Story of abuse: Refugee documents outline Jamila Bibi’s deportation
Jamila Bibi sobs as she is deported to Pakistan from the Saskatoon airport Sept. 16, 2014.
Kevin Menz, CTV Saskatoon
Published Friday, September 19, 2014 5:35PM CST
A decades-long family dispute and false accusations of adultery that landed Jamila Bibi in a Pakistani prison surely filled her mind as she was deported from Canada this week.
The elderly mother of six fled her home country of Pakistan and moved to Canada in 2007.
She feared her life was in danger, that she could be the victim of an honour killing because of the adultery accusations.
The Canadian Immigration and Refugee Board, reviewing her refugee status in 2009, disagreed.
Federal adjudicator Negar Azmudeh wrote that while she found Bibi a credible witness — Azmudeh noted she believed the accusations of adultery were false and acknowledged the mental and physical abuse Bibi said she suffered at the hands of her husband’s uncle — she did not believe her life was in danger.
Recounting decades of mistreatment
Jamila Bibi left Pakistan shortly after she was attacked and woke up in prison facing charges of adultery and prostitution, according to a document Bibi filed to Canada’s Immigration and Refugee Board in 2007.
She was tortured and her clothes were torn off in the attack, the document reads.
Her husband’s uncle, Mohammad Boota, was one of several people who attacked her.
The incident stemmed from a decades-long land dispute between her and Boota that began shortly after her husband Haji Basharat Ali accepted a job in Saudi Arabia.
The document alleges Boota’s family was caught up in criminal activity, had spent time in jail and was struggling financially. They were forced to sell their land to Bibi and Basharat.
Both sides agreed to the sale but, while Bibi waited for the land title, Boota requested her three daughters marry his three sons — which would make the land part of the dowry, allowing Boota’s family to retake the land.
Bibi and her husband rejected the offer, forcing a court to eventually — in 1992 —rule in their favour.
Boota refused to acknowledge the court’s ruling, according to Bibi’s account. He set fire to an office that stored court records, burning the land file document, and began harassing Bibi.
The attacks continued for years and police reports seemed not to deter Boota and his sons. She was hit with iron rods. Bricks and stones were thrown at her. Her husband was shot in the leg.
The attacks escalated until she was knocked unconscious, accused of adultery and forced to spend two nights in prison.
She was only able to flee Pakistan with the help of a parliamentary candidate, she said.
Bibi not in danger, review board rules
Federal adjudicator Negar Azmudeh wrote in her 2009 review of Jamila Bibi’s refugee status that she did not believe Bibi’s life would be at risk if she returned to Pakistan.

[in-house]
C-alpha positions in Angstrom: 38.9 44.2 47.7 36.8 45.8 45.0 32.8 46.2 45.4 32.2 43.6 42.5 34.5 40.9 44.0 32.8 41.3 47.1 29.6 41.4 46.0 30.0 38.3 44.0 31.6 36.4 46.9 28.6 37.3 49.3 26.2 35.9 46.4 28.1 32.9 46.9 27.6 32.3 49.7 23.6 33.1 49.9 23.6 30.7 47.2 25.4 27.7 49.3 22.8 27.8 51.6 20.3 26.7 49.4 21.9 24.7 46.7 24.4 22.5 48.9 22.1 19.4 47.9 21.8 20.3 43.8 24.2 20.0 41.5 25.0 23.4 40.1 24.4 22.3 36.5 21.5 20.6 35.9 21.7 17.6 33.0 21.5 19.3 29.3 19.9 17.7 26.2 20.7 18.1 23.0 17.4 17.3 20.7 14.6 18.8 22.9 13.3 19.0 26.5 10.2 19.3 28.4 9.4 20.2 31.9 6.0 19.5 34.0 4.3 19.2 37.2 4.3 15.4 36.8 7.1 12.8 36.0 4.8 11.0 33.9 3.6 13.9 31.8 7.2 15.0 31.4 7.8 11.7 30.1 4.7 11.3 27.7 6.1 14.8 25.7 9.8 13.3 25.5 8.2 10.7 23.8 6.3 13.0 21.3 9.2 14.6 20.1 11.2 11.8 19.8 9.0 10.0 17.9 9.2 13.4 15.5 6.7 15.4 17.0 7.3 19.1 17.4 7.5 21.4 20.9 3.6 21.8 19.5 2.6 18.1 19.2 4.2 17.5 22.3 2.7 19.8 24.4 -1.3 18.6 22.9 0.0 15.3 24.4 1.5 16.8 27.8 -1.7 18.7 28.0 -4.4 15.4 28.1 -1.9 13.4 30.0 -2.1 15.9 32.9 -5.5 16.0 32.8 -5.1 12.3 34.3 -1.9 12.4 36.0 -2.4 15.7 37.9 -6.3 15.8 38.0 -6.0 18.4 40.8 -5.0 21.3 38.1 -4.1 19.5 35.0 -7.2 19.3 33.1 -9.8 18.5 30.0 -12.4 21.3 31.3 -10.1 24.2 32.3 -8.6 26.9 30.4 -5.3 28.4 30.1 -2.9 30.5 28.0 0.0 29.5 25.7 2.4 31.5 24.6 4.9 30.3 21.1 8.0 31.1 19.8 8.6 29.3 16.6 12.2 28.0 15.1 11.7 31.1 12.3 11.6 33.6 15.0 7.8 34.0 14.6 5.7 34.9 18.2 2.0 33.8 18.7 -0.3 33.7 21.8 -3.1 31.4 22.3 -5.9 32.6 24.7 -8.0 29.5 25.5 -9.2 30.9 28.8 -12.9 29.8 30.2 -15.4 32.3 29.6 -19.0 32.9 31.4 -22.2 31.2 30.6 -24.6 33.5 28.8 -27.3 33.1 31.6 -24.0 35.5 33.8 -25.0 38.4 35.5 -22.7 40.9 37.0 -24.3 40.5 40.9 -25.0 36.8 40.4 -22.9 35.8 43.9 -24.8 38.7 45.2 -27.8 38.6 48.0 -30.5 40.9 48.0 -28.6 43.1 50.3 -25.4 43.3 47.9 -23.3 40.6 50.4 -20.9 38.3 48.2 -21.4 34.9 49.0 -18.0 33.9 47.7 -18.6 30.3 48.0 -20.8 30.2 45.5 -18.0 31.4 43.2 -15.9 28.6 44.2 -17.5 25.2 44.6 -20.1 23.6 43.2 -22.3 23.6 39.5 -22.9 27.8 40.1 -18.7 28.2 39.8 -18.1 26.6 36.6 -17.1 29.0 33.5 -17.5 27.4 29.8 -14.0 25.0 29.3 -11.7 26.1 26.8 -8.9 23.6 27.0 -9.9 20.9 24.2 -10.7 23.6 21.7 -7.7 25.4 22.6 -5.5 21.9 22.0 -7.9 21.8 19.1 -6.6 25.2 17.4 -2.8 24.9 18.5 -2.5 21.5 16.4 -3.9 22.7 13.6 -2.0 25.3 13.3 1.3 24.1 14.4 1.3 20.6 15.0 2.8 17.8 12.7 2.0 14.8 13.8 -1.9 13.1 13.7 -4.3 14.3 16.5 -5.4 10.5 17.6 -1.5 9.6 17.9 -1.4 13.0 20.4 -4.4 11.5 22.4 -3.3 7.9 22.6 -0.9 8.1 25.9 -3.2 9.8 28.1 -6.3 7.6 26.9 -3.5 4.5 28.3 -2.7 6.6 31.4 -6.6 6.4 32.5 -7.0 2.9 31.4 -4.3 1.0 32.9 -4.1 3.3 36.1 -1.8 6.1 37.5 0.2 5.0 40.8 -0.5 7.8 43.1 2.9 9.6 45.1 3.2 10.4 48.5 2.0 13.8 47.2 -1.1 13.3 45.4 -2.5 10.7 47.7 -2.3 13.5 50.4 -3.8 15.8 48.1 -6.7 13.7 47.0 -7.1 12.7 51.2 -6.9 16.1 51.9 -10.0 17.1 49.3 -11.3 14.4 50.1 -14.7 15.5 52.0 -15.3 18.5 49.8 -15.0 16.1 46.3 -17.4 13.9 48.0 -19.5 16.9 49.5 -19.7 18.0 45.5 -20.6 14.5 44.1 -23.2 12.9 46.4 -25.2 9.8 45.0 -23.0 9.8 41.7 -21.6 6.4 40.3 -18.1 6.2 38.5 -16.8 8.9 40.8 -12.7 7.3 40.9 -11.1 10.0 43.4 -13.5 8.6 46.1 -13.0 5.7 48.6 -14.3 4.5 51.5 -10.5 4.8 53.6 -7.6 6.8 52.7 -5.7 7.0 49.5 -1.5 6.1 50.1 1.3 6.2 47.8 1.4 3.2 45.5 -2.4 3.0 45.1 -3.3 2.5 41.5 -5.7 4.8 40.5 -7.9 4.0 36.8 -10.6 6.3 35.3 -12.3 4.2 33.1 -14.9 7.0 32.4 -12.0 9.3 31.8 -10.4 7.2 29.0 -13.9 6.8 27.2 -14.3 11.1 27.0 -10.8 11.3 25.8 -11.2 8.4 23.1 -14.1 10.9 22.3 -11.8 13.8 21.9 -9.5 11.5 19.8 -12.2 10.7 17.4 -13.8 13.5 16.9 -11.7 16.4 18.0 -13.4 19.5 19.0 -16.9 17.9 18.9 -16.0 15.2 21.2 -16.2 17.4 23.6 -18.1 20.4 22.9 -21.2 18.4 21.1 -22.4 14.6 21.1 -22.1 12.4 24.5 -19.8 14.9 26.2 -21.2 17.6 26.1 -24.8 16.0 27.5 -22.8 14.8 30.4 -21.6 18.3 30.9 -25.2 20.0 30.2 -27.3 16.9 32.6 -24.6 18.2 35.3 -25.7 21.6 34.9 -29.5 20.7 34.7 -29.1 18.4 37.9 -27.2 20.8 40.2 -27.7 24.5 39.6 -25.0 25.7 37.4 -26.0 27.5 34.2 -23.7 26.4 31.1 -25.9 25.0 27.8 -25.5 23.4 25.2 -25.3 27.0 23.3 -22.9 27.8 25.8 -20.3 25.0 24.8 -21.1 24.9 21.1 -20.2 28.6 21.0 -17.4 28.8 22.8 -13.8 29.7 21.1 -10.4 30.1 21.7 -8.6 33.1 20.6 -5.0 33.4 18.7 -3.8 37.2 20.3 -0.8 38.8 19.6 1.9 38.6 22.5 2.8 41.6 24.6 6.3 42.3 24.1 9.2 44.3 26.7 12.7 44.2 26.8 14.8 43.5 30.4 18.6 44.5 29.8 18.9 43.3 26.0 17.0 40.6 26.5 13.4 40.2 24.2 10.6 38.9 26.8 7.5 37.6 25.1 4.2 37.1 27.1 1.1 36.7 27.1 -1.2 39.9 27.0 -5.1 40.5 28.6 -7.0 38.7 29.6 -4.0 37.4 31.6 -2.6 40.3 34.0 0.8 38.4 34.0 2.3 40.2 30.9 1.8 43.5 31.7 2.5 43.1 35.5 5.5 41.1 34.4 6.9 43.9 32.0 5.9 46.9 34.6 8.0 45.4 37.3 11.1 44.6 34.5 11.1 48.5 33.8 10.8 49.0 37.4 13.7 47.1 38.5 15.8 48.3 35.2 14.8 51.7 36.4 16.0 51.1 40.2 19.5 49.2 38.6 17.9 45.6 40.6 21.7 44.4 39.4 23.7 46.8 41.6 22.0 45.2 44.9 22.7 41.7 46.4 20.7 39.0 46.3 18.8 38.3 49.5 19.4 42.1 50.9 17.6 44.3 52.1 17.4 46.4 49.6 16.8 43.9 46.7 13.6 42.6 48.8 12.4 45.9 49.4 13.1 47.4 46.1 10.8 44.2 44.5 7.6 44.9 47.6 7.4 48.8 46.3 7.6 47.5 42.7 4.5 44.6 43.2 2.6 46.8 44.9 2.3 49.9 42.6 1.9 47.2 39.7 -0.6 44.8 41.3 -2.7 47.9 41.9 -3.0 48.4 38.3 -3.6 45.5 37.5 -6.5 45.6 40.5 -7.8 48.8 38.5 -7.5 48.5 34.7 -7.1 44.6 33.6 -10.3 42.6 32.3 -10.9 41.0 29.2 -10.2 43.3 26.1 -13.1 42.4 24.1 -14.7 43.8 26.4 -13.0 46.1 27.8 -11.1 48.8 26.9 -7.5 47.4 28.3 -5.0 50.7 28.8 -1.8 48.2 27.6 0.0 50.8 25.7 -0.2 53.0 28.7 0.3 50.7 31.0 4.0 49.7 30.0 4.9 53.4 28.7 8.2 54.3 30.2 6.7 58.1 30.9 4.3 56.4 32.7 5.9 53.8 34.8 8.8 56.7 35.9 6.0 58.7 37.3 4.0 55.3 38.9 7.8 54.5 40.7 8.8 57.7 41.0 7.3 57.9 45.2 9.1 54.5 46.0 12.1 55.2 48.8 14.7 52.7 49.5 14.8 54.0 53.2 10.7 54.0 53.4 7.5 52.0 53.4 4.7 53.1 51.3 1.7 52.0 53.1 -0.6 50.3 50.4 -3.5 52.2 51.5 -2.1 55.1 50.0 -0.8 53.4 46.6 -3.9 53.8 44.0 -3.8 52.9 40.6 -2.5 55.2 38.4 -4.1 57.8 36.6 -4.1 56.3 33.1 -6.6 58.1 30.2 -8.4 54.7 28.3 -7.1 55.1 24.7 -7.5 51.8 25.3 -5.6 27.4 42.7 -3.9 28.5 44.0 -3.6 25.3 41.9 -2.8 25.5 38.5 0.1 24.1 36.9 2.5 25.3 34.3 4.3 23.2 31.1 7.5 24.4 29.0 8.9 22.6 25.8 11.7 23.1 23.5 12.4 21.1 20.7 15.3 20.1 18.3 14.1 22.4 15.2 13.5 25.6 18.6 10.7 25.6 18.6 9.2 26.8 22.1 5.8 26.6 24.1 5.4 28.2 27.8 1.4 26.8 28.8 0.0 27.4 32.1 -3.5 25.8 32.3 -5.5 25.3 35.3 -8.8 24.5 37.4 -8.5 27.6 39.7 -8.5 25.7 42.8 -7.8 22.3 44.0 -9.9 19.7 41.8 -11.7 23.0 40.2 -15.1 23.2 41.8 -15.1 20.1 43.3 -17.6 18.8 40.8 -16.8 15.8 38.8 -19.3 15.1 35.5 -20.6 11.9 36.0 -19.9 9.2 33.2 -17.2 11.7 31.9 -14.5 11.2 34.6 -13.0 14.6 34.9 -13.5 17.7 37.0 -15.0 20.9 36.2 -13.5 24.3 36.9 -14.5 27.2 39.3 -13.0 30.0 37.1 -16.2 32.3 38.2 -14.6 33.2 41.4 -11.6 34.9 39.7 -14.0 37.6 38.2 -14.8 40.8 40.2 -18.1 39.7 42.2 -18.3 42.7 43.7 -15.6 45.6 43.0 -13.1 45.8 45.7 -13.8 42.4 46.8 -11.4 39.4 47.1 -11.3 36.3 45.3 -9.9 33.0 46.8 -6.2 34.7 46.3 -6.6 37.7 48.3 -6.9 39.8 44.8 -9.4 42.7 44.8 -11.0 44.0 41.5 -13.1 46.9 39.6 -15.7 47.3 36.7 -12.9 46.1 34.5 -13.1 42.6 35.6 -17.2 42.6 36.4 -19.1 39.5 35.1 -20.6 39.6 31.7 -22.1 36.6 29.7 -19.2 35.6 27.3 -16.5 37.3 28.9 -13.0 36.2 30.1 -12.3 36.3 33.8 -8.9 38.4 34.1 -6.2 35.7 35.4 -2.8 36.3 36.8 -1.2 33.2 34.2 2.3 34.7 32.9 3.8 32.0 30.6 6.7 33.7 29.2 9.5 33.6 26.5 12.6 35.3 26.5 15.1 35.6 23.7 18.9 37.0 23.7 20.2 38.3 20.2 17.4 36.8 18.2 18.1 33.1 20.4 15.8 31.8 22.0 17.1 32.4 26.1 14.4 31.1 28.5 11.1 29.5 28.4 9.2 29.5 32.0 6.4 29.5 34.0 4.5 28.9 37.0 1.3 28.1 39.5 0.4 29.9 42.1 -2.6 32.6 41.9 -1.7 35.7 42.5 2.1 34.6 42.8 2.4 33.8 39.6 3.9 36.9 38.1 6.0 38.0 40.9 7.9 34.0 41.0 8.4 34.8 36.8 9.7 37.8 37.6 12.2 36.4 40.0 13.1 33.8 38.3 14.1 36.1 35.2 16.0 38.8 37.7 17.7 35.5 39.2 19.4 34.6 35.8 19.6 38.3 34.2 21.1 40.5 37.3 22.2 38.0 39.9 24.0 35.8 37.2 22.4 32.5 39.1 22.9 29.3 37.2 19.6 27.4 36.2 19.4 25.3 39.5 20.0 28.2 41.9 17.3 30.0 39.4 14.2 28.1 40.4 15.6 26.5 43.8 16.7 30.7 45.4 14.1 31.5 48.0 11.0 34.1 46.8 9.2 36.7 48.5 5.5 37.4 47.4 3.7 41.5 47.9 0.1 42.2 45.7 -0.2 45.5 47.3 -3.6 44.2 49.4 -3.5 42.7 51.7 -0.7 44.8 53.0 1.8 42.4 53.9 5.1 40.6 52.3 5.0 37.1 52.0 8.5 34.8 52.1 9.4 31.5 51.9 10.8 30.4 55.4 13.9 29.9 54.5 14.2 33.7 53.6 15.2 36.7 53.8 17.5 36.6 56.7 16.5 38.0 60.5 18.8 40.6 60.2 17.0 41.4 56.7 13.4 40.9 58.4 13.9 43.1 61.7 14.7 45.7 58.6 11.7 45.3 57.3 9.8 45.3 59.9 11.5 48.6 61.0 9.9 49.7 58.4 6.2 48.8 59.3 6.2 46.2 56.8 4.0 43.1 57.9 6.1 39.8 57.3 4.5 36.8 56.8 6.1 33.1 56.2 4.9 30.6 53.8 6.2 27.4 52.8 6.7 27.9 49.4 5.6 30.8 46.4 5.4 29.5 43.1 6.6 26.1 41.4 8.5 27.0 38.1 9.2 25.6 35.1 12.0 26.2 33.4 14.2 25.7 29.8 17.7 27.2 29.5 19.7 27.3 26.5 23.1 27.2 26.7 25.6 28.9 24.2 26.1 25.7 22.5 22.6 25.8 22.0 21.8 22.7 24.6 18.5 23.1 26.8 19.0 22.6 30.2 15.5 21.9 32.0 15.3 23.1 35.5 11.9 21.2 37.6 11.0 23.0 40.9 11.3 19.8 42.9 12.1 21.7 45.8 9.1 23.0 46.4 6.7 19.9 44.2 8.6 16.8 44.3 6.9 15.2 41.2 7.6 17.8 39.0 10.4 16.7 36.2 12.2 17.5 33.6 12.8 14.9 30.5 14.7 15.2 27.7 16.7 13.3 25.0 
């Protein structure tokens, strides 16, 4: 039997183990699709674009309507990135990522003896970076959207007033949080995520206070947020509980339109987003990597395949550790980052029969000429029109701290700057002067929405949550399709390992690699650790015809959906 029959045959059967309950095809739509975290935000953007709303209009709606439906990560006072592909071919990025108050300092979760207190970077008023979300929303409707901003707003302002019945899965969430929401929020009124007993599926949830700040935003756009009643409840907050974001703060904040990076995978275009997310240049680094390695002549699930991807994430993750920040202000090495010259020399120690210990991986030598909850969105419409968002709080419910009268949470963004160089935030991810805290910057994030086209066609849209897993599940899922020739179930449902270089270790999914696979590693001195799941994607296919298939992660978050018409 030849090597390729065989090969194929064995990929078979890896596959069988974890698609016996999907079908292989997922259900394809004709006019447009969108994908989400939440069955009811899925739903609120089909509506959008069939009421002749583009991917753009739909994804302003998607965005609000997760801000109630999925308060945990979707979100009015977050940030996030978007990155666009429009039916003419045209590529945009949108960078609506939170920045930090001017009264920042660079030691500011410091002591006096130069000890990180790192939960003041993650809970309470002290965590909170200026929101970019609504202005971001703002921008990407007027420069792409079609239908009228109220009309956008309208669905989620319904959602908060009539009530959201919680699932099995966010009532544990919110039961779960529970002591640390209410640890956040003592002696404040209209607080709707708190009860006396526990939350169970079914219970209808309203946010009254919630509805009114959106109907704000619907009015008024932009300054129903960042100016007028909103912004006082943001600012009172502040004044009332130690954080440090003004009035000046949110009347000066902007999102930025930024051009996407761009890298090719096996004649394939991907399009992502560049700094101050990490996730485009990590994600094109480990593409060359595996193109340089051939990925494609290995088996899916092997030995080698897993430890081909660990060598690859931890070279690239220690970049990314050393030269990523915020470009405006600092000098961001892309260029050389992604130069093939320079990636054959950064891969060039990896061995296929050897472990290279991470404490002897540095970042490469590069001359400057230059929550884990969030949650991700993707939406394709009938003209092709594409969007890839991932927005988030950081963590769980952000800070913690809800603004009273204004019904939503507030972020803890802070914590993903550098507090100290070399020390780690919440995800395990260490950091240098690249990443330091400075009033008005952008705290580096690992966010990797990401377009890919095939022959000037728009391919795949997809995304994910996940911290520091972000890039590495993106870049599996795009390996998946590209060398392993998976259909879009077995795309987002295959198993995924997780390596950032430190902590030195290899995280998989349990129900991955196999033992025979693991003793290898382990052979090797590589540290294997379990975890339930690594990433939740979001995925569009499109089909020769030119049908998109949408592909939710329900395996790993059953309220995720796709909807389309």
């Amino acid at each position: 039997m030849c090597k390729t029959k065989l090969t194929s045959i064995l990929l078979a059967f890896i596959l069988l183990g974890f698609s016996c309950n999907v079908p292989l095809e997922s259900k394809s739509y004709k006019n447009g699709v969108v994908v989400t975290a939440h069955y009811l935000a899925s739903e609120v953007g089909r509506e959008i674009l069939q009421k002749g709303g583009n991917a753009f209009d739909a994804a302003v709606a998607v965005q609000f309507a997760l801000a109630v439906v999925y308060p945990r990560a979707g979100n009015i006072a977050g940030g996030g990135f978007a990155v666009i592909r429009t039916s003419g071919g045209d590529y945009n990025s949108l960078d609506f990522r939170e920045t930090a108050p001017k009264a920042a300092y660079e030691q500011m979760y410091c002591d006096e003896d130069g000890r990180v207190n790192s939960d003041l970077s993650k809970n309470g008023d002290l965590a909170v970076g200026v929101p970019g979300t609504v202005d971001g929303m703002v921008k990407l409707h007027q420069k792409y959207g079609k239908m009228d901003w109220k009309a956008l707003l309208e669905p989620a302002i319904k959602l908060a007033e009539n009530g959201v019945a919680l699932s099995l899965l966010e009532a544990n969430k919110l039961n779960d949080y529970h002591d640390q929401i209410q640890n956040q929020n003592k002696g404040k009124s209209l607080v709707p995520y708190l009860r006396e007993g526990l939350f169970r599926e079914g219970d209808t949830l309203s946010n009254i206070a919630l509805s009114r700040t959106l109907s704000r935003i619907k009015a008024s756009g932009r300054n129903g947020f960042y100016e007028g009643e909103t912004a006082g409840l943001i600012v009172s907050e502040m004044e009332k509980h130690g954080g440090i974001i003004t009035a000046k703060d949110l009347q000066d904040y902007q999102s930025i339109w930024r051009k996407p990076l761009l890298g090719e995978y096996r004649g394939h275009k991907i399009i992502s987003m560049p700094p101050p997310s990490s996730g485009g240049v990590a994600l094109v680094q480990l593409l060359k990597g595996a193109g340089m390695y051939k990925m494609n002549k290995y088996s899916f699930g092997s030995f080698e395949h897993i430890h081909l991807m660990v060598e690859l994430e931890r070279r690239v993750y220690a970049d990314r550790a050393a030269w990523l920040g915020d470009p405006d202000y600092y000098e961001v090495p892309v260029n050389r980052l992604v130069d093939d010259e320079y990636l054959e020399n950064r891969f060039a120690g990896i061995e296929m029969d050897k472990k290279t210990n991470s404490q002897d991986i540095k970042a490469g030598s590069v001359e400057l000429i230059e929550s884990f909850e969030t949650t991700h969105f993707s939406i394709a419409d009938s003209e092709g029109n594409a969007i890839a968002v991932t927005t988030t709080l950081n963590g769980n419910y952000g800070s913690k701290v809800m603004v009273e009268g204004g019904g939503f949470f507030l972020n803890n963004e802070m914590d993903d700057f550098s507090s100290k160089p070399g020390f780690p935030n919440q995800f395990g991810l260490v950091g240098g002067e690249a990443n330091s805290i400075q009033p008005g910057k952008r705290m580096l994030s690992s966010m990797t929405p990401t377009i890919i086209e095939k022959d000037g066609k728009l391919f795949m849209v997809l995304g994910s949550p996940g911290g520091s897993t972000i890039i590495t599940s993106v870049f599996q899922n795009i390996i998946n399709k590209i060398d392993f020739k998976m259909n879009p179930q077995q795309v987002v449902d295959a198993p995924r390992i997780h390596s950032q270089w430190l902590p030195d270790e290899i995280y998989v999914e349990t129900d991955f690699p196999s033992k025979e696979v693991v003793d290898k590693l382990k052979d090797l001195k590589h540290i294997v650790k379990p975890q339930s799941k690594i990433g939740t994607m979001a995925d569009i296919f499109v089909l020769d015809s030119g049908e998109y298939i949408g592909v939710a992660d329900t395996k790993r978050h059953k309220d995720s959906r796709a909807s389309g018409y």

“There are no substantial grounds to believe that her removal to Pakistan will subject her personally to a danger of torture,” the Canadian Immigration and Refugee Board review read.
The review stated Bibi was a credible witness and acknowledged her story seemed believable, but argued several reasons she was not in danger.
Azmudeh argued that Mohammad Boota and his sons, because of their lack of education and their diminished wealth, would not learn of Bibi’s return. She also pointed out that Boota had yet to harm Bibi’s daughters.
“I have no sufficient credible evidence before me to suggest that the Bootas will besiege their resources to find the claimant anywhere in Pakistan to harm her,” Azmudeh wrote.
She stated the parliamentary candidate, who helped Bibi escape and who was eventually elected to parliament, would aid Bibi. She would not be forced to plead her case in court, Azmudeh wrote. She would not face sharia, the body of Islamic law — some followers of sharia law believe those who commit adultery should face death by stoning.
Azmudeh argued, because Bibi left Pakistan legally, police proceedings against her had concluded.
She also stated Bibi’s husband, who had supported her throughout the attacks, would continue to support her following the refugee board decision.
Azmudeh seemed unaware in her review that Bibi’s husband had filed for divorce just prior to the hearing date. The divorce was finalized three months after the hearing.
The review said Bibi did not need protection and ruled Bibi was not a convention refugee — a refugee whose fears of persecution in their home country are well-founded.
In hiding: Bibi still fearful
Jamila Bibi was in hiding in Pakistan one day after she was deported from Saskatoon, according to a close friend. She was crying and could hardly speak when the two talked over the phone. She was still afraid she’d be killed.
Amnesty International, while discussing her deportation, cited a report from the Human Rights Commission of Pakistan stating nearly 900 honour killings took place in Pakistan in 2013 alone.
Bibi’s lawyer, Bashir Khan, has stated several times throughout her case she will be stoned to death if she returns to her home country.
“She’s received threats already,” he told CTV News Channel.
The United Nations initially halted her deportation, stating they needed more time to review her case.
She was scheduled to be deported in 2011.
The UN only recently informed CTV the request to stop her removal was withdrawn. The order was lifted based on evidence from Canadian authorities, an email from the UN read.
The email did not clarify when the request was lifted and what evidence was presented, but stated the UN was still reviewing the case while Bibi is in Pakistan.
Khan said he was not aware of the UN’s decision to lift the request but stressed it doesn’t weaken — neither legally or morally — the case that Bibi should not have been deported.
--- with files from Angelina Irinici and CTVNews.ca Staff